"I fancy myself a wordsmith, but I knew I would never be gifted with the ability to draw," she said. "Oftentimes, when I think of a joke, I imagine how much better it would be if only I could illustrate it and turn it into a cartoon. So when I learned that we would be submitting captions, the class seemed tailor-made for me!"

Freshman Seminar Caricature McCauley and students

McCauley, who tailors her courses to take advantage of the rich collections in Firestone Library and the art museum, asks students to identify the techniques Daumier used to communicate political views and opinions.

On a recent fall afternoon, the group viewed several early-19th-century lithographs by French caricaturist Honoré Daumier in open glass cases in the prints and drawings room of the art museum, where curators pull specific items for classes.

The students gathered around the first print, "Le Ventre legislative (The Legislative Belly)," which depicts the Chamber of Deputies, or lower house of the French Parliament. McCauley said Daumier pokes fun at the newly elected members by drawing them with stretched faces and other exaggerated physical characteristics such as well-fed bellies and long white hair, satirizing the fact that membership leaned toward the wealthy and the elderly. One student pointed out a rotund figure dozing in the back row.

Turning from the historical-political to artistic technique, McCauley told the group that in this pre-photographic era, Daumier, who also studied sculpture, created little busts of each member of the legislature. The previous week, the class had visited Firestone Library to view original editions of La Caricature, the journal founded under the reign of King Louis-Philippe that made Daumier famous. The journal's artists would reference Daumier's busts to create their caricatures.

She added that because of his extraordinary draftsmanship, Daumier was often compared to Michelangelo.

"What has surprised me most is how art-intensive the course is," said Romanzi. "I expected to be dealing with the social influence and psychology behind humor, but we also delve into close analysis of pieces. It is a true art class."

Freshman Seminar Caricature drawing

In the caricature, "Rue Transnonain," Daumier depicts the murder of a working-class family. "This caricature is absolutely not funny, so what are we seeing in this picture?" McCauley asks the students.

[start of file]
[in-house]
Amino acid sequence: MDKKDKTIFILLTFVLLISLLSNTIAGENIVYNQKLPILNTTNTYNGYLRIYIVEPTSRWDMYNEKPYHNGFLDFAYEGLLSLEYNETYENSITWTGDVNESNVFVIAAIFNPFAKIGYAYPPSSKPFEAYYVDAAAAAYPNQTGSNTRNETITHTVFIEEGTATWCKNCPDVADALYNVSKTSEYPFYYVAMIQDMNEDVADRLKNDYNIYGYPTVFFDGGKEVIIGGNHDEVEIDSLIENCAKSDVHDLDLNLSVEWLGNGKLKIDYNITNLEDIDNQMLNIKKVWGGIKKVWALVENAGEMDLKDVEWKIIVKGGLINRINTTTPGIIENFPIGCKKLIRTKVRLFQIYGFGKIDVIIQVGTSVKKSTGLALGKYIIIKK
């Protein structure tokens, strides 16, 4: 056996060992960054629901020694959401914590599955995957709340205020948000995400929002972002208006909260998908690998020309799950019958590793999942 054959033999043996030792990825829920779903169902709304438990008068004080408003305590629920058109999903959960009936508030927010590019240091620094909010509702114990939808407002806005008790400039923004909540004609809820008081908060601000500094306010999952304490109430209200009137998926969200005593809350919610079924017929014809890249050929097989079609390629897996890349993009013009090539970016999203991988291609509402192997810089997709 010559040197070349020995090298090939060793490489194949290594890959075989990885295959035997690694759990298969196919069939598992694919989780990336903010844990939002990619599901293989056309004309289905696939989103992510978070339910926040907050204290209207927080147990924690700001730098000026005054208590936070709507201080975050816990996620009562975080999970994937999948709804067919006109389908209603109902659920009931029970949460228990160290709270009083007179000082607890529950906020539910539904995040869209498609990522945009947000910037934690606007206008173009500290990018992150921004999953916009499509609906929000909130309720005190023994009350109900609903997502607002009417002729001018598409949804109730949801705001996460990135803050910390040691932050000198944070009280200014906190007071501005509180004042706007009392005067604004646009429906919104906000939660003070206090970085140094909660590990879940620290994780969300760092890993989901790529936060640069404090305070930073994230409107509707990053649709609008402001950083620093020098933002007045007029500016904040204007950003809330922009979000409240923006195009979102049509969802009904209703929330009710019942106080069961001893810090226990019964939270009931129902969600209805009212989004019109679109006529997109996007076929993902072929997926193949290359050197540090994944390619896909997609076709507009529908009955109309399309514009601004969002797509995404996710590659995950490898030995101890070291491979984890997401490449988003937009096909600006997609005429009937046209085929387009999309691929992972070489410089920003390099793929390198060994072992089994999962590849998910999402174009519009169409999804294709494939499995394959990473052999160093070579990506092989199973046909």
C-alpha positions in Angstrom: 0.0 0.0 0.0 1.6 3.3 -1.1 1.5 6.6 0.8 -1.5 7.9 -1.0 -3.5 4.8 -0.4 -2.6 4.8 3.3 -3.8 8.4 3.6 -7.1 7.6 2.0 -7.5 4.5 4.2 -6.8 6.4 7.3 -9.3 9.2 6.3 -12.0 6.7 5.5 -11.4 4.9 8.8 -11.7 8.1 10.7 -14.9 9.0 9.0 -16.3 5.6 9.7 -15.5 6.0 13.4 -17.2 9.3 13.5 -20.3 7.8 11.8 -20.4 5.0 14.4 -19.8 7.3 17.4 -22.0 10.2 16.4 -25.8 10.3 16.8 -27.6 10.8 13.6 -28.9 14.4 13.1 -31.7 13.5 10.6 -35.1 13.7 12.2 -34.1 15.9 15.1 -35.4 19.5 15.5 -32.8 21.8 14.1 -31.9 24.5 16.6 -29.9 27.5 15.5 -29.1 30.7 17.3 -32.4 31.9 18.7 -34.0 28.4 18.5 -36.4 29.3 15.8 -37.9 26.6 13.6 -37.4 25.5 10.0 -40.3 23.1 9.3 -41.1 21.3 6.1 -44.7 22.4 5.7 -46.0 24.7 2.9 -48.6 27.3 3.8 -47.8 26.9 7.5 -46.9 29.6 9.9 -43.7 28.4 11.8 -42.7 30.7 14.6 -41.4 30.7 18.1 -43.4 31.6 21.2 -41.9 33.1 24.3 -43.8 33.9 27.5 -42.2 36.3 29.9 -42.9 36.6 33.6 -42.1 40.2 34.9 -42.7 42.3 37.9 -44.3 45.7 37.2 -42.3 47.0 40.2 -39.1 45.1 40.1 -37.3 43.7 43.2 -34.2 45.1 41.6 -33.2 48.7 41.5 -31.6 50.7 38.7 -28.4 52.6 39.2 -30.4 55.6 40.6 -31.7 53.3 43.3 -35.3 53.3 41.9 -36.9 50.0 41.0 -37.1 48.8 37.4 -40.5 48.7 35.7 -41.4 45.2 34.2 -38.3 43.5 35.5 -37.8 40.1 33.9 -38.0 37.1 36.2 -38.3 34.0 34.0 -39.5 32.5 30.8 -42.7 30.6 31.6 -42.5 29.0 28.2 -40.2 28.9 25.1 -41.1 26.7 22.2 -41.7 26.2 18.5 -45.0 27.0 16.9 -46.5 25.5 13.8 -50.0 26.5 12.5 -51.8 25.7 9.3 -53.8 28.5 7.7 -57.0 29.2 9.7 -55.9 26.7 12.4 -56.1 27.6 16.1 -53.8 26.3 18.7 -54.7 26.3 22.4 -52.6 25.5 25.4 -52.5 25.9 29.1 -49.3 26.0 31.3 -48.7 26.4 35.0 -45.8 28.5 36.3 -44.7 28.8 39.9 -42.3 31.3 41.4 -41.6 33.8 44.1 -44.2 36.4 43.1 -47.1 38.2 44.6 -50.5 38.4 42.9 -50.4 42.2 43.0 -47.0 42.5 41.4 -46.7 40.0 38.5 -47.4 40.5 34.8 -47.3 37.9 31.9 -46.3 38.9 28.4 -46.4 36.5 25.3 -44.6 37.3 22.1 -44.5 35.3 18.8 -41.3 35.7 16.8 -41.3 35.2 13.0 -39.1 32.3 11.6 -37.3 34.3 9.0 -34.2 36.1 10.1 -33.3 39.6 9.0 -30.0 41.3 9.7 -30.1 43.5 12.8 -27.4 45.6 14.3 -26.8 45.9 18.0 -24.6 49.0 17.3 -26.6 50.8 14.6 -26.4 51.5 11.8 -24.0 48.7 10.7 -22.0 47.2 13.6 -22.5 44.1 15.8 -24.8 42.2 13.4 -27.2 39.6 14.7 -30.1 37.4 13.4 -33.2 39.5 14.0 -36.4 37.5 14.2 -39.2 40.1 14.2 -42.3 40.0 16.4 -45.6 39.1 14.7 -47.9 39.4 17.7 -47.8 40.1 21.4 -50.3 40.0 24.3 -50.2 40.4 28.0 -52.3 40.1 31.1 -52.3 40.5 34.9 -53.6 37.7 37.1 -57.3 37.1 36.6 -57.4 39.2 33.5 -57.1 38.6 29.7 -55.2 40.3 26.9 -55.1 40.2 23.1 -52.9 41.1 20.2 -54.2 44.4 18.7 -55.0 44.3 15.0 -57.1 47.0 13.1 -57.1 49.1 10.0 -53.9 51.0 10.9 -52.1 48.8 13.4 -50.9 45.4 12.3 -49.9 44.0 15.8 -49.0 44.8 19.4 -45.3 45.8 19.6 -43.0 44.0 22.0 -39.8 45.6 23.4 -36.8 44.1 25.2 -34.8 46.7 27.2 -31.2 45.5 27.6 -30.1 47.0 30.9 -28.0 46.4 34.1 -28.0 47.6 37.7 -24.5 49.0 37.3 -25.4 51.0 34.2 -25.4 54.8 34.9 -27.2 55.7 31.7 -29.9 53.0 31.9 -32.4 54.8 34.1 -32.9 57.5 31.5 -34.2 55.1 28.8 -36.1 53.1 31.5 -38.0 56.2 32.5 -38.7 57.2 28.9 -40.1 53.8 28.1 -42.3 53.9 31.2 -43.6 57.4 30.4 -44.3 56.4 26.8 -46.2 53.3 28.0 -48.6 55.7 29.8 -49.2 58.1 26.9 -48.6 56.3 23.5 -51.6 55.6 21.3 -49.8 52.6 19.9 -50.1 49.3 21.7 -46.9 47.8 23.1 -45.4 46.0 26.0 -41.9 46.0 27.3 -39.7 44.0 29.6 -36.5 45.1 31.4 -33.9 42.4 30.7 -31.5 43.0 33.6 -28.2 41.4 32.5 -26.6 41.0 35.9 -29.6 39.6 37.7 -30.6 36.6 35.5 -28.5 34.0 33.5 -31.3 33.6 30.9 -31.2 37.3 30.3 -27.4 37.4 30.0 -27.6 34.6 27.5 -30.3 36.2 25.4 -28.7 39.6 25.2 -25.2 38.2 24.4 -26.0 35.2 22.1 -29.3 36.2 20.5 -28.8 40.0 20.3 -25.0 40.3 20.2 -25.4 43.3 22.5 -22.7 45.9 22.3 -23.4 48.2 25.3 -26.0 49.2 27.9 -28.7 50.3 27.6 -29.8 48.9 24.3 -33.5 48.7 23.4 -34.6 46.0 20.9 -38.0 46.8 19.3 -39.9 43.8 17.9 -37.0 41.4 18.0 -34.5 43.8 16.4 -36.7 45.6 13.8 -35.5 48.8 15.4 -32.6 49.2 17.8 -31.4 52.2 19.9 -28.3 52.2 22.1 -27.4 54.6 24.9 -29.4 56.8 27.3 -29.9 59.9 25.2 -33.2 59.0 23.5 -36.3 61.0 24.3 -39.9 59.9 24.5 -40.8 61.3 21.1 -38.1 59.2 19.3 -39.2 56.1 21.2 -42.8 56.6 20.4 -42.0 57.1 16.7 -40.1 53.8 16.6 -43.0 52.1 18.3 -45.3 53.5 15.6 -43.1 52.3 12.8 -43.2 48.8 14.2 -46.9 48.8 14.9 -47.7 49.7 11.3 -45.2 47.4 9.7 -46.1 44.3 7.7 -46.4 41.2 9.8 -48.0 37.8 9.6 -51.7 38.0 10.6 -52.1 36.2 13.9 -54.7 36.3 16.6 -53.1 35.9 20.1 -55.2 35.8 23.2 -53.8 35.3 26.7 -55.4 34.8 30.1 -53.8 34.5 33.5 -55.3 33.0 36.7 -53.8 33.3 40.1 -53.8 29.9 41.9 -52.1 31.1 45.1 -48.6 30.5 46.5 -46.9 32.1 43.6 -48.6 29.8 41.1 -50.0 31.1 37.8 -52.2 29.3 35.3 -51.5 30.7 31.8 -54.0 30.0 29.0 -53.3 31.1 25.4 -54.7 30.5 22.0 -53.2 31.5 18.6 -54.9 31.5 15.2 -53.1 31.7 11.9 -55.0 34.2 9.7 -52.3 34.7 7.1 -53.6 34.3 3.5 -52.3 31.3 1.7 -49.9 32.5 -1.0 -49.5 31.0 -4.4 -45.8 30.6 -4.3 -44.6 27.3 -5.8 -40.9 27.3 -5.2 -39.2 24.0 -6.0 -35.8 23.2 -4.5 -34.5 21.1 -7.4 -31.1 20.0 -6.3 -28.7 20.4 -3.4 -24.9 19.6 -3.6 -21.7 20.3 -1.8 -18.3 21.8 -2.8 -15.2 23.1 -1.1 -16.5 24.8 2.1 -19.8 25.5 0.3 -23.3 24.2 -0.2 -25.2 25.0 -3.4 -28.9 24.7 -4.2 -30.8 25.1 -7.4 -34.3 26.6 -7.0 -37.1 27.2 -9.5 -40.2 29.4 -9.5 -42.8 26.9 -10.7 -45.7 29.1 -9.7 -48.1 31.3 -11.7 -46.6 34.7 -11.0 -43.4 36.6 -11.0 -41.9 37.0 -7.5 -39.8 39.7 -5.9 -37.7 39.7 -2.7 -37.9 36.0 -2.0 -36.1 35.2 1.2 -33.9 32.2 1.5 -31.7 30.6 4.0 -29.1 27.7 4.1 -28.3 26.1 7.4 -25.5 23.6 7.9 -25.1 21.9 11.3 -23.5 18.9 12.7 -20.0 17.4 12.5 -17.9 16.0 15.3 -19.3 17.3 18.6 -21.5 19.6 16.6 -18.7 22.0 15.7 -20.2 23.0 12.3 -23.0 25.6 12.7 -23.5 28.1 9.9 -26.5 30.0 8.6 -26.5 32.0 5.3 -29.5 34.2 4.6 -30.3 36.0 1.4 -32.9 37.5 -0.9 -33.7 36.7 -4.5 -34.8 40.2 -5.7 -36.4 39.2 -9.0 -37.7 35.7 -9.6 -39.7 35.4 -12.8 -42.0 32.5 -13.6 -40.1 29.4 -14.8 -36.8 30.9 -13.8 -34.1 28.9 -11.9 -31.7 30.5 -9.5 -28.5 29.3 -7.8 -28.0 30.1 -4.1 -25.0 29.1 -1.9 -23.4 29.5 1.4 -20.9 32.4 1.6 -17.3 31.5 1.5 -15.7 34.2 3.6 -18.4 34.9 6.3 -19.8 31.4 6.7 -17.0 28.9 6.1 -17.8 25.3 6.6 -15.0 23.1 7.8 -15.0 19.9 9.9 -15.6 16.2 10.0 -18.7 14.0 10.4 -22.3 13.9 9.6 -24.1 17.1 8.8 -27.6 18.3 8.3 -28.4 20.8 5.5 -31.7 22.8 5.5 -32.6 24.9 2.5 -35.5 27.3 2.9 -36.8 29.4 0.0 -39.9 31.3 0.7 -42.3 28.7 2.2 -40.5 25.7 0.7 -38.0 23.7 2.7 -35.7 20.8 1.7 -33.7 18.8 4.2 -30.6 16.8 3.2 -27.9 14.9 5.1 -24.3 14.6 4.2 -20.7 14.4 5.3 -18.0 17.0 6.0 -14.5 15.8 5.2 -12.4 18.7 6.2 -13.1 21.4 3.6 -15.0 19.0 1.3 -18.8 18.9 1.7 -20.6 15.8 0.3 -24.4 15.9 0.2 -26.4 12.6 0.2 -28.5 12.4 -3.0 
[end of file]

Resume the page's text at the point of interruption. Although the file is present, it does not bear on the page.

The group turned next to "Rue Transnonain," which depicts the cold-blooded murder of a working-class family, accused of protesting against a new law limiting the formation of labor unions, by government troops. A man, still in his nightclothes, is shown pulled from his bed, dead on the floor, with other family members — including a child crushed underneath him — sprawled about the bedchamber.

"This caricature is absolutely not funny, so what are we seeing in this picture?" asked McCauley.

The students pointed out several details. "That looks like newly spilt blood." "The sheets have been yanked." "This guy [on the floor] is a martyr."

McCauley agreed: "It's a caricature because it's a political protest, but it's not intended to be funny. It's intended to be horrific, incredibly realistic, like shock value."

McCauley said she hopes that the students will take away a broader understanding of visual art.

"What I like about teaching freshmen is that they are still quite open and eager to learn," she said. "I hope that they'll realize that there are all these amazing objects out there that are very different from what they can see on the Web and that those objects can tell them a lot about the past and about its continuities with — and differences from — the present. I hope they will learn to talk and write about visual images. And have some fun in the process."

She noted, "And it's possible to get science and engineering students interested in the humanities before they head off to their majors."

Joseph Wood of Holland, Ohio, plans to study engineering and is taking pre-med requirements. "I know that my chances to take classes outside of my major will be limited," he said. "I saw this class as an opportunity to learn about humor and political cartoons of the past."

"Anne McCauley is a very exuberant professor," Morales Nunez said. "It's easy to tell that she enjoys what she does in her field because there is never a dull moment in class, and that's pretty difficult to maintain in a three-hour-long seminar."
 

Freshman Seminar Caricature students at drawing

Sherry Romanzi and Elon Schmidt-Swartz examine Daumier's caricature "Ne vous y frottex pas! (Don't meddle with the press!)" in which the artist makes a plea for freedom of the press. Romanzi says she was drawn to the course for its mix of art history and popular culture; the students are submitting captions to The New Yorker's weekly cartoon caption contest.